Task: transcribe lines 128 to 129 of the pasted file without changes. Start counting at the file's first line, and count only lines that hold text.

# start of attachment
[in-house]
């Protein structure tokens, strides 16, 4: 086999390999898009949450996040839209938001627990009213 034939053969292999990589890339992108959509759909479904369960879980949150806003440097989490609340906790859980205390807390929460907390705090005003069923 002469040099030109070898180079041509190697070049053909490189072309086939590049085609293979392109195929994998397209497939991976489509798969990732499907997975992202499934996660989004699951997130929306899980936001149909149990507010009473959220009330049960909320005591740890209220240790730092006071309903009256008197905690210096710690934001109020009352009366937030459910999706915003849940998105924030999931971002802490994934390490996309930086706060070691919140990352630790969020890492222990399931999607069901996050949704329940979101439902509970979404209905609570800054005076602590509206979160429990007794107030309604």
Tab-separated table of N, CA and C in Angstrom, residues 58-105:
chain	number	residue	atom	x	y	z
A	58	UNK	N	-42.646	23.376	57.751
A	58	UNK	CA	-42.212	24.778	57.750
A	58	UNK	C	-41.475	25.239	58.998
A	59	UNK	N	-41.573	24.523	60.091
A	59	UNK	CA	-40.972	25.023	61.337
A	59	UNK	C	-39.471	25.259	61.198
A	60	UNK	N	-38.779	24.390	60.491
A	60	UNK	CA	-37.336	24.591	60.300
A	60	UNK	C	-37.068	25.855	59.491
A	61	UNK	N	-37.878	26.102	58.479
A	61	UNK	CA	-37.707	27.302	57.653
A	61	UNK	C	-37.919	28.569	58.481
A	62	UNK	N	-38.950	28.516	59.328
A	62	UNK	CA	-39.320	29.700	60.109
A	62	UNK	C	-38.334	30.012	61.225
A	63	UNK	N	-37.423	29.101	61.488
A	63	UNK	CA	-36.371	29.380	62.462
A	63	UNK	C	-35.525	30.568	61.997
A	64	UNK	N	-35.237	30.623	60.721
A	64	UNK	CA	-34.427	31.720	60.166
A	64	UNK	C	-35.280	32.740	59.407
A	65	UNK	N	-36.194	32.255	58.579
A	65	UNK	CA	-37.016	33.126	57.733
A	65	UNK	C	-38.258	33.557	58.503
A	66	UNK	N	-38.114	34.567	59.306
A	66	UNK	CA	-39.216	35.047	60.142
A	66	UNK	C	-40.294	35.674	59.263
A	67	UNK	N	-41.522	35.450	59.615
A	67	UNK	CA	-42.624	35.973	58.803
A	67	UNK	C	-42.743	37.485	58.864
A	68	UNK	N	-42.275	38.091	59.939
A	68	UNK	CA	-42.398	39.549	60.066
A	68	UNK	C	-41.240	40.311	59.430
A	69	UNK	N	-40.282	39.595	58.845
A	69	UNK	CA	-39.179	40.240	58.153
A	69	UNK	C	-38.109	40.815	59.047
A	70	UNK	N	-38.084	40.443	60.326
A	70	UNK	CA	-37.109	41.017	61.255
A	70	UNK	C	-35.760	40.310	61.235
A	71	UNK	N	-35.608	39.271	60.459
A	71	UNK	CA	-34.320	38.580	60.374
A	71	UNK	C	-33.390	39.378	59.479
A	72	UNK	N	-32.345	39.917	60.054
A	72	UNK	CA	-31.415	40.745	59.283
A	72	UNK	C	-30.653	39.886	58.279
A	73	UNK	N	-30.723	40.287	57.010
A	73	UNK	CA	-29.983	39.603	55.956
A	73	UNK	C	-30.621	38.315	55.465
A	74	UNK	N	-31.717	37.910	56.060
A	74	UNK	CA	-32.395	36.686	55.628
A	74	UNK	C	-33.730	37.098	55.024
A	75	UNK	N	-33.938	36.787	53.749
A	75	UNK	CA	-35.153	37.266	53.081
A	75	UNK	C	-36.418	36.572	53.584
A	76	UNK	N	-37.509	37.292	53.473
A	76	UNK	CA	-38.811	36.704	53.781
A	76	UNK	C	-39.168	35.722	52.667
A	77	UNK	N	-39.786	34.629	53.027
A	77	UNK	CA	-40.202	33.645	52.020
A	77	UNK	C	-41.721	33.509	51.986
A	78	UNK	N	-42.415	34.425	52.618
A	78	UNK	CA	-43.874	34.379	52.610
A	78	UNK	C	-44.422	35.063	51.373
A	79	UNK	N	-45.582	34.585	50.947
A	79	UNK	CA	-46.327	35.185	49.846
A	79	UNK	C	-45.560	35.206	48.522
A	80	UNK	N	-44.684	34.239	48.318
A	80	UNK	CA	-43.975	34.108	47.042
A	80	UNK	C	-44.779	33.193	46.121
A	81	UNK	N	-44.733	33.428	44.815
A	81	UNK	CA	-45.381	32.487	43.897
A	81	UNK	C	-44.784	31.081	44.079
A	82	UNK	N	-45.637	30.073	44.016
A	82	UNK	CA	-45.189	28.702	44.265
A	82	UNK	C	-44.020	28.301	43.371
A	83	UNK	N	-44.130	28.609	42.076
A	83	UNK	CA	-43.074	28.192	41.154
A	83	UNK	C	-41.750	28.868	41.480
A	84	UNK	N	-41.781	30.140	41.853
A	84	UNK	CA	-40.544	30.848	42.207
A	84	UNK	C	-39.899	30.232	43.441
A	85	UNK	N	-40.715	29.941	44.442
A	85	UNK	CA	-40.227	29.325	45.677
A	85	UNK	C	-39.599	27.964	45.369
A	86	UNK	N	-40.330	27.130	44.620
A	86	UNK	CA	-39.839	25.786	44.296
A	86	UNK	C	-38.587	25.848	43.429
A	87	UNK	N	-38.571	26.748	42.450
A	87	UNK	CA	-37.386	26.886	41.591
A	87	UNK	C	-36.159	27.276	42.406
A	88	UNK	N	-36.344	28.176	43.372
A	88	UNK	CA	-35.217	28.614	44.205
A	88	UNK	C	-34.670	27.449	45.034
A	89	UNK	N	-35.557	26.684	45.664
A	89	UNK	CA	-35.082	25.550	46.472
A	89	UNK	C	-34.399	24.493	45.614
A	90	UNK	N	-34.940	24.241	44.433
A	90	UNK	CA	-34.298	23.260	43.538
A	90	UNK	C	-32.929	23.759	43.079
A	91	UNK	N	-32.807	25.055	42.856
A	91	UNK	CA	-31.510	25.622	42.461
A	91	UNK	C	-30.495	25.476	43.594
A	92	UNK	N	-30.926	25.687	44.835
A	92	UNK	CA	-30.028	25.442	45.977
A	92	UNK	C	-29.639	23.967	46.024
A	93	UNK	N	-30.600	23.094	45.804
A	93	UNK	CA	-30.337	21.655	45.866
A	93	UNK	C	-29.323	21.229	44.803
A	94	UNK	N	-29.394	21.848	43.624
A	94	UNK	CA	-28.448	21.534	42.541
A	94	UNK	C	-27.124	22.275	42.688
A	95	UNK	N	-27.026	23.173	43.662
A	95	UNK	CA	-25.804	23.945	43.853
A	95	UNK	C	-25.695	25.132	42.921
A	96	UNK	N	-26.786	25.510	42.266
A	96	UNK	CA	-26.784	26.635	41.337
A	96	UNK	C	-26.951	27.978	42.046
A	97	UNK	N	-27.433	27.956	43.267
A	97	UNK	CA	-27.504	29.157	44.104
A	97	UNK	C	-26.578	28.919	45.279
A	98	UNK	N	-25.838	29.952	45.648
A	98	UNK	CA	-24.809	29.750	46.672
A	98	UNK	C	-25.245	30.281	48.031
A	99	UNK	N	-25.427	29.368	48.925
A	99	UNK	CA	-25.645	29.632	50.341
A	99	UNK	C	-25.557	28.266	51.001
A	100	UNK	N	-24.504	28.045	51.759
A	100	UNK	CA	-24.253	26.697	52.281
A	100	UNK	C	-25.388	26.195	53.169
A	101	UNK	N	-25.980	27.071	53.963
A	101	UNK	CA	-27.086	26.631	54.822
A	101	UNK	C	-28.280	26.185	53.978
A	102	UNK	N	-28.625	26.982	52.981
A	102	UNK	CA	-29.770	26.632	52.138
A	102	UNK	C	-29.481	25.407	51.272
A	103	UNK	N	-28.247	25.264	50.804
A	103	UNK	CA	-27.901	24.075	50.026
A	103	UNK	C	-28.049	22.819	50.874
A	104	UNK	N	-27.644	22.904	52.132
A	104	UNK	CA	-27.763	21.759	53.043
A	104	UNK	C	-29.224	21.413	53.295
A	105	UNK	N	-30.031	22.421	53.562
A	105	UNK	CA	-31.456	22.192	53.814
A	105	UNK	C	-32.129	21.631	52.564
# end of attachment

A	99	UNK	N	-25.427	29.368	48.925
A	99	UNK	CA	-25.645	29.632	50.341